Rio de Janeiro was founded in 1555 by the French but was attacked and taken over by the Portuguese roughly a decade later. By the 1700s Rio de Janeiro was becoming a very powerful Brazilian city as an important importer and exporter of various commodities such as agricultural products and gold.Generally speaking, the city is today split into a northern and southern zone with the historic center located between the two. The most visited spots by tourists are the central and southern zones which are home to Flamengo, Copacabana, Ipanema, and many other popular points of interest. The city of Rio is also home to a few major streets, one of which is the Avenida Rio Branco. One building located on this street is the Teatro Municipal, a brilliant, eclectic building completed in 1909 as an imitation of the famous Paris Opéra. The theater is of course still use and hosts various operas and orchestral performances. Visitors can also join a tour of the lavishly decorated auditorium and even take a trip backstage.Along the same famous avenue is the National Library also dating back to the early 1900s and maintaining some three million different works. Also worth a visit is the Museu Nacional de Belas Artes, completed in 1908 with some 800 original paintings and structures as well as a thousand reproductions of other famous works. Located to the west of central Rio is the Maracana Stadium, one of the world’s largest sports stadiums with a maximum capacity of roughly 200,000 patrons. Always enjoyable are the samba bands scattered throughout the crowd during sporting events. In addition to these mentioned attractions, Rio is covered with impressive places worth a visit including many more museums, galleries, delicious cuisine, nightlife, and much more.During your visit to Rio de Janeiro you will not want to miss a trip to the famous beaches like Copacabana or Ipanema. Copa was built on a narrow strip of land between the mountains and the sea and is home to not only beautiful beach but also high rise apartments and hundreds of thousands of people. Copacabana is truly a city within a city with all of the fantastic amenities a person could ever want. Past Copa is the famous suburb of Ipanema, known for its famous sunsets and incredible relaxing beaches. Some beaches are even illuminated at night, so the enjoyment will not end with the onset of darkness. Carnival in Rio de Janeiro is simply incredible. On the Friday before Shrove Tuesday, the mayor of the city hands over the keys to Rei Momo marking the start of the famous five day party. The streets are filled with people, music, dance, food, drink, and endless fun. After months of preparation, thousands participate in the celebrated parades with bands, dancing, and lavishly decorated floats. If you have the chance to visit Rio de Janeiro during Carnival, you will surely not regret it!
With over 20 million inhabitants in the entire metropolitan area, Sao Paulo is the largest city in all of South America and carries with it all of the essential characteristics: skyscrapers, long avenues, and bustling crowds. However, until the late 1800s, the city was little most that a small town which exploded with the rich investments and rapid construction.The city center is mostly pedestrian-only, so exploring on foot should be no problem at all. A central point downtown is surely the Parque Anhangabaú, an open space joining the Triangulo and the roads leading to the Praça da República, one of the city’s many plazas and neighbor to the city’s tallest building. Others include the Praça Antonio Prado, Praça Padre Manuel da Nóbrega, Praça da Sé, and various others. Another downtown sight is the Catedral Metropolitana which took over 40 years to build during the first half of the twentieth century. Also, a visit to the Teatro Municipal is a treat as it is one of the few historic buildings that remain in Sao Paulo.North of downtown is the Parque da Luz, a former botanical garden, today the neighbor of two museums showcasing the country’s art and culture. Other parks include the massive Parque do Ibirapuera and the famous Parque da Independencia home to the Monumento a Independencia, containing the tombs of the first Emperor and Empress. Another park, the Parque do Estado, contains the Jardim Botanica and its lakes, trees, orchids, and relaxing picnic areas. Of course a visit to Sao Paulo would not be complete without experience the cuisine, shopping, and nightlife. The size of the city adds a lot of diversity to the different available cuisine, showcasing flavors from all over the world. The nightclubs are a plenty covering just about every theme and genre of music. As for shopping, there is surely no shortage with various markets to take advantage of the inexpensive local handicrafts. Sao Paulo is home to many open air markets, bookshops, antique stores, and all of the luxurious boutique stores.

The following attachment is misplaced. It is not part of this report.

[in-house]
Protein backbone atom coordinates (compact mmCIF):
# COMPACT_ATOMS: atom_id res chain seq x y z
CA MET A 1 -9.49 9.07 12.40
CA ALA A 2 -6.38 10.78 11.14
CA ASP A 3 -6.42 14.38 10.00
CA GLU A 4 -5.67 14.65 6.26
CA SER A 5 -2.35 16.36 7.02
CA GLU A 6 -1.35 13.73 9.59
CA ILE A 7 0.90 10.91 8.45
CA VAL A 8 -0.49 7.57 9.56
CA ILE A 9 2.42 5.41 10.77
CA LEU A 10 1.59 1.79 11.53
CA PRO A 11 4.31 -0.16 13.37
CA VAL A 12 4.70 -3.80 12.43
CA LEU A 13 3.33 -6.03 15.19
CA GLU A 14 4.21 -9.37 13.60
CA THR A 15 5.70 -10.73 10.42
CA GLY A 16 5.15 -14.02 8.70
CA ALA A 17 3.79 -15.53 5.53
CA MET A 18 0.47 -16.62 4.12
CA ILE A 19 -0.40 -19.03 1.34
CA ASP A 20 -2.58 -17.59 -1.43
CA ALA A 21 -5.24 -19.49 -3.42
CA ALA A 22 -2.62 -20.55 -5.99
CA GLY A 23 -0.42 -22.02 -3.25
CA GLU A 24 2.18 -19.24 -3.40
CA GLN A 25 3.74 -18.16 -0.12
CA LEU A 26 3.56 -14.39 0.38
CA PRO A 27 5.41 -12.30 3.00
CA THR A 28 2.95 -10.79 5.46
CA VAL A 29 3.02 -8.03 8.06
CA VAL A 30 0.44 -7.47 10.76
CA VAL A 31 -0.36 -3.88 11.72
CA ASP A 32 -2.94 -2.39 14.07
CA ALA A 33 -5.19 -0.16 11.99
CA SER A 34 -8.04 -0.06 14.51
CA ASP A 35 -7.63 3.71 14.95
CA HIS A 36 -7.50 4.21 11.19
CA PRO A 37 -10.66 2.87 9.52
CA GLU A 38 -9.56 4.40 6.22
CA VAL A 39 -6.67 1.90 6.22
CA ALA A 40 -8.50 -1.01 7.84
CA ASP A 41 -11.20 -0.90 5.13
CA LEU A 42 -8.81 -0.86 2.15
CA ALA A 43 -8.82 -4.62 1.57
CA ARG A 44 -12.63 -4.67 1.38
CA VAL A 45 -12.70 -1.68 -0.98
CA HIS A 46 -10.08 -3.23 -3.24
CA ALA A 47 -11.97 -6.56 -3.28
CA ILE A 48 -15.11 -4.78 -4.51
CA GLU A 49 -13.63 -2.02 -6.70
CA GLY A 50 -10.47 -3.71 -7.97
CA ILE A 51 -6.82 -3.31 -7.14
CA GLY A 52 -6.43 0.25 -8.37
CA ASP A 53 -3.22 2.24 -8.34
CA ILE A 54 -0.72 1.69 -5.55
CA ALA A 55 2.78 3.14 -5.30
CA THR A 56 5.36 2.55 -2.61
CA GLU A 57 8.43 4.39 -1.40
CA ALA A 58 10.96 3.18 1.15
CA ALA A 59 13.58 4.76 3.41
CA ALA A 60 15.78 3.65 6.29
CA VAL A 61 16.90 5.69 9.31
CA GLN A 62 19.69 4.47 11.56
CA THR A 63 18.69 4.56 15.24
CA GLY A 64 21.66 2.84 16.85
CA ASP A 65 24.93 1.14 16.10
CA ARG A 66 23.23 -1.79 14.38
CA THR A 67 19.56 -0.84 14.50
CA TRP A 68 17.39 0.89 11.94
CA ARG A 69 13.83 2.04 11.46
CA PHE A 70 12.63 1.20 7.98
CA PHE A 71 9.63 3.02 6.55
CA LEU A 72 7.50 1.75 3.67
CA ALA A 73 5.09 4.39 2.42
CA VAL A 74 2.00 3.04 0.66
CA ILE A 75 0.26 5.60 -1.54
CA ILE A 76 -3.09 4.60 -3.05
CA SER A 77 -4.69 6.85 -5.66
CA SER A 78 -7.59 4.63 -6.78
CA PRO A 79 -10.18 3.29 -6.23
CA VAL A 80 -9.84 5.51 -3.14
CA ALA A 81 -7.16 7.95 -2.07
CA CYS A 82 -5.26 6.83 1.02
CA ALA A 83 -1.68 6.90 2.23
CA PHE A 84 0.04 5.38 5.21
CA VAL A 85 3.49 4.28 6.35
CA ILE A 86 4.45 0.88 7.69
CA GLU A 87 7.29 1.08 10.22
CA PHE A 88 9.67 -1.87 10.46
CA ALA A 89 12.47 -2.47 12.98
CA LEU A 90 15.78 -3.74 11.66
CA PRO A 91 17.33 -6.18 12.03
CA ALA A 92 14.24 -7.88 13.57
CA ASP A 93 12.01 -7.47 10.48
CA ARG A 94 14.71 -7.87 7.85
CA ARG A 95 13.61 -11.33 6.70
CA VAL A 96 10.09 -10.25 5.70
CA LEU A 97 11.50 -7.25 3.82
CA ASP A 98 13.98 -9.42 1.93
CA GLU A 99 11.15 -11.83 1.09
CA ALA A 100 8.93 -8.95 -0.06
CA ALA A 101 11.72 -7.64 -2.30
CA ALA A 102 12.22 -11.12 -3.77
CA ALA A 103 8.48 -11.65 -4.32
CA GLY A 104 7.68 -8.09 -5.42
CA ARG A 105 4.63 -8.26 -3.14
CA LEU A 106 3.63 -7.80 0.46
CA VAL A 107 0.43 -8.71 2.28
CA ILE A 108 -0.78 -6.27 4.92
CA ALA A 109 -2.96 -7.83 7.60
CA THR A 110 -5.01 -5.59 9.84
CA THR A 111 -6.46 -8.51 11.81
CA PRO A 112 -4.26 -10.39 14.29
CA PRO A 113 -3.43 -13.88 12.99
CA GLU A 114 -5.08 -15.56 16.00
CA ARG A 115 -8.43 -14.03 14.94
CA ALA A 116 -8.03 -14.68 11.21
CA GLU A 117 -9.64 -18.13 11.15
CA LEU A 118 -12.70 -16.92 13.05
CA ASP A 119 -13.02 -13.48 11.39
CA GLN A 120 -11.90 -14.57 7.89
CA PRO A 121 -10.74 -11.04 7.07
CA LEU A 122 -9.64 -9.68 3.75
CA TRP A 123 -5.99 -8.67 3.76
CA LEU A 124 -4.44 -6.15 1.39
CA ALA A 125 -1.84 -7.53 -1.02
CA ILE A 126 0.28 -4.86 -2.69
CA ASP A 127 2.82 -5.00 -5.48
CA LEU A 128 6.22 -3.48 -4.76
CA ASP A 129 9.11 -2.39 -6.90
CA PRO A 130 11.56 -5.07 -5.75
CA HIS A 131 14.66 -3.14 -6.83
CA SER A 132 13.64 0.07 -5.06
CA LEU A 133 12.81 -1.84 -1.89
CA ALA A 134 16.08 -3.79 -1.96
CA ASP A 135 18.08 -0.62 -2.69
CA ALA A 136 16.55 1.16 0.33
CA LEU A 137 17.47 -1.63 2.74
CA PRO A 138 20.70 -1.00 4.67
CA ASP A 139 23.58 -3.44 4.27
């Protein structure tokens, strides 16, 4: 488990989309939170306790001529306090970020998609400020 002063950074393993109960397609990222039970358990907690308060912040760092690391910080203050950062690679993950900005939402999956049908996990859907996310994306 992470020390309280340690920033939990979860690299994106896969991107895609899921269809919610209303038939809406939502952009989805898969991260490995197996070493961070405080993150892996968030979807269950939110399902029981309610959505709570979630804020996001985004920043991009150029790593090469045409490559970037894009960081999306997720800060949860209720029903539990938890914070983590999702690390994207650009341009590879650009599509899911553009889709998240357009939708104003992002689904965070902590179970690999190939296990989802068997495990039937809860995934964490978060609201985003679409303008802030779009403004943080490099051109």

Widely known as the most stunning waterfalls in South America, the Iguaçu Falls make up the Brazilian National Park, founded in 1939. The park has been declared a UNESCO World Heritage Site and is made up of some 275 falls that stretch over a distance of several kilometers. But the waterfalls are only part of the incredible views experienced in the park. The sky is constantly filled with a misty haze creating radiating rainbows while the landscape is covered with begonias, orchids, ferns, palms and rich wildlife like toucans, parrots, cacique birds, and 500 species of colorful butterflies.The Brazilian side of the park is best visited in the morning with perfect light for photographs. Though the park’s main attraction is of course the breathtaking falls, the reserve is made up of 67,620 hectares and such fauna as jaguars, tapirs, monkeys, anteaters, and much more. There are various optional tours that provide visitors with views of the best viewpoints. For the truly ambitious visitors helicopter rides are also available.